A bald eagle swoops silently through the trees. Frozen waterfalls glisten in the sun. Tiny animal tracks dot the pristine snow. These are some of the sights that reward wintertime visitors to Duke Farms, the 2,742-acre nature preserve in Hillsborough in the heart of Central Jersey.
Since reopening to the public in May 2012, Duke Farms has attracted more than 1 million visitors, including 600,000 this year alone. Most come in the warm months to stroll or bicycle amid the historic buildings, dozens of statues, open fields, woodland and water features of the property, once the home of the late heiress Doris Duke.
But far fewer visit in winter, when the preserve shows a different side. Those who do might spot a red fox or a rare river otter—if they are lucky. Birds are abundant. During last year’s one-day Christmas bird count, birders tallied 91 species, including 11 kinds of ducks and 16 kinds of raptors. Several bald eagles and great horned owls were sighted, as well as the charismatic short-eared owls that frequent the property’s far-flung meadows.
“What I like best about Duke Farms in the winter is the peace and serenity,” says Duke Farms executive director Michael Catania.
Parts of the property have been open to the public over the years, but it wasn’t until six years ago that the entire preserve was reinvented as an outdoor destination under the direction of the Duke Farms Foundation.
The park is open to the public daily (except Wednesdays, Thanksgiving and Christmas) throughout the year; winter hours through March 31 are 8:30 am to 4:30 pm. Admission is free. Family-oriented wintertime activities include a nature walk on December 6 and a maple-sugaring festival on February 28 and March 1. The latter features visits to some of the property’s sugar maples, tapping the trees and boiling down the sap in a wood-fired evaporator to make maple syrup.
But you don’t need a special event to enjoy Duke Farms in the colder months. All sorts of paths beckon to be explored on foot, cross-country skis or snowshoes. “The scenic views of the property are spectacular after the leaves have fallen,” says Catania, “and the ice formations on the waterfalls are awesome.”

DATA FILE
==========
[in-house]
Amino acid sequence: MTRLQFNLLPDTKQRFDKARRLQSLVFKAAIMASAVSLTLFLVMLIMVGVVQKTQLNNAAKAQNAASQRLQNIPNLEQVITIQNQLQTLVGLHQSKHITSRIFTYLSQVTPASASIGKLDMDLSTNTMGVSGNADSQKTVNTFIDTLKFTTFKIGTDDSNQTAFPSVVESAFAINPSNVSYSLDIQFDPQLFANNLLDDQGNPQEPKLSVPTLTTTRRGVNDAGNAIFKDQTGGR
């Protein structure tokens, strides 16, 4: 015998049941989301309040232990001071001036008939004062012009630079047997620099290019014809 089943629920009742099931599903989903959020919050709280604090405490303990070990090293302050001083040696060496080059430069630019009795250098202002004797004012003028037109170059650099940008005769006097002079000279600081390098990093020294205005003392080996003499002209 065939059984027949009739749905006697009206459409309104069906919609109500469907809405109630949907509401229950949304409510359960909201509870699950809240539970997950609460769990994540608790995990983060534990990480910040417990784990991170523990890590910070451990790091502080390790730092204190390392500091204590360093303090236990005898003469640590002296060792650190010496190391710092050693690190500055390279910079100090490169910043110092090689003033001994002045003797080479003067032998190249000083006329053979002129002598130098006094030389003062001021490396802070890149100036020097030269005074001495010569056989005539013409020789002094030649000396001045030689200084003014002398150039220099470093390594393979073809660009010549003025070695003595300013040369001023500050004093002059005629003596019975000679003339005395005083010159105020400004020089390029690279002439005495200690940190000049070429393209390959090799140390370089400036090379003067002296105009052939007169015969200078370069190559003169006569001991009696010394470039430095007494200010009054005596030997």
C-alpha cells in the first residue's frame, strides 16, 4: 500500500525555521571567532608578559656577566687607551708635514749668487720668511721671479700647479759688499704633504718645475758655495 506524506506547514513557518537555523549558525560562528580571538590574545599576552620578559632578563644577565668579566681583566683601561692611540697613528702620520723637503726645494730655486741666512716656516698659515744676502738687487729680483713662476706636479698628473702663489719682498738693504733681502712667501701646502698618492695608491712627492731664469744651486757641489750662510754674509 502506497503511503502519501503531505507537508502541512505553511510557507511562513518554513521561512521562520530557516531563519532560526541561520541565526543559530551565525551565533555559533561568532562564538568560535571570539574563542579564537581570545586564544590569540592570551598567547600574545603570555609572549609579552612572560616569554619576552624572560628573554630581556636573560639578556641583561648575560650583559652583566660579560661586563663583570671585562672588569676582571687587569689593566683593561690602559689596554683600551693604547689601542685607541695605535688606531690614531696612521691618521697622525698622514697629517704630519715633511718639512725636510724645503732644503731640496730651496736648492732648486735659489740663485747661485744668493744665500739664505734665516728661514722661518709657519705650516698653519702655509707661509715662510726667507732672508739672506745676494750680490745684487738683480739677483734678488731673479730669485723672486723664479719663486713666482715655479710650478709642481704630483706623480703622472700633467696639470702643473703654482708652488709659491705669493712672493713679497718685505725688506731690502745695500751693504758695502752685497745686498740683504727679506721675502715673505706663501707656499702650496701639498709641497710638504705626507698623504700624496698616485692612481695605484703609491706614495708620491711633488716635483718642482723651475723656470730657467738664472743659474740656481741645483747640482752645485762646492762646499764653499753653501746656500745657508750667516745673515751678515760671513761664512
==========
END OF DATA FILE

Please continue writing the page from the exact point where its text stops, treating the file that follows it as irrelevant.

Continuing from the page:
The best place to begin is the orientation center just off Route 206. Here you can get your bearings (and a map of the property) and even grab a hot cocoa or a bite at the Farm Barn Café, which offers organic and locally produced fare.
The orientation center comprises the first floor of the 22,000-square-foot Farm Barn and typifies the foundation’s commitment to environmental sustainability. The stone building, which dates to 1906, has been renovated to LEED-platinum standards, the highest rating from the U.S. Green Building Council.
From the orientation center, visitors can head out on the property’s 18 miles of paths through the mostly level terrain. It’s especially dramatic when nature wraps the preserve in a fresh coat of white.
“Cross-country skiing and snowshoeing give visitors a whole new way to enjoy the property after a snowfall,” says Catania. One of the most enjoyable activities is identifying animal tracks in the fresh snow.
The best place to go exploring is a 640-acre swath of open space, known as the park, that’s fenced in to keep out the white-tailed deer that once overran the site and devoured the native plants. You can enter this sanctuary through a gate across the road from the orientation center. Several miles of path run through this section of the property, passing ponds, classic statues and the spectacular Orchid Range, the huge, glass-enclosed conservatory where Doris Duke once created elaborate botanical displays.
Seeing a hawk or eagle in winter is not that uncommon, especially if you join one of the preserve’s two-hour, early-morning Up With the Birds walks. The fee is $5.
“We get everybody, from people who have bird-watched all their lives to people who have never bird-watched before,” says birding guide Bruce McWhorter Jr. “It’s a very laid-back atmosphere, not rushing around to see as many species as we can. We make it a more educational and rewarding experience.” (You can also get a dramatic online view of avian life in the park.)
When it’s time to come in from the cold, visitors have two excellent options: the orientation center or the Orchid Range, which these days is dedicated to Duke’s favorite flower, the orchid.
“We have a couple of hundred species of orchids in there, with thousands of flowers and buds,” says Nora Wagner, Duke Farms’ director of strategic planning and programs. “It’s so nice because it’s such a sensory experience, with so many different smells and colors. The plants are even different textures.”
Like the orientation center, the Orchid Range is LEED-platinum-certified, the only such greenhouse in the entire country.
It’s all part of Doris Duke’s legacy and Duke Farms’ mission: to serve as a model of environmental stewardship and sustainability.
For more information, directions and a schedule of events, go to the Duke Farms website.
Click here to read about a family of eagles on the Duke Farms property.
Jim Wright writes “The Bird Watcher” column for the Record. He is the author of coffee-table books about the Meadowlands and Allendale’s Celery Farm Natural Area.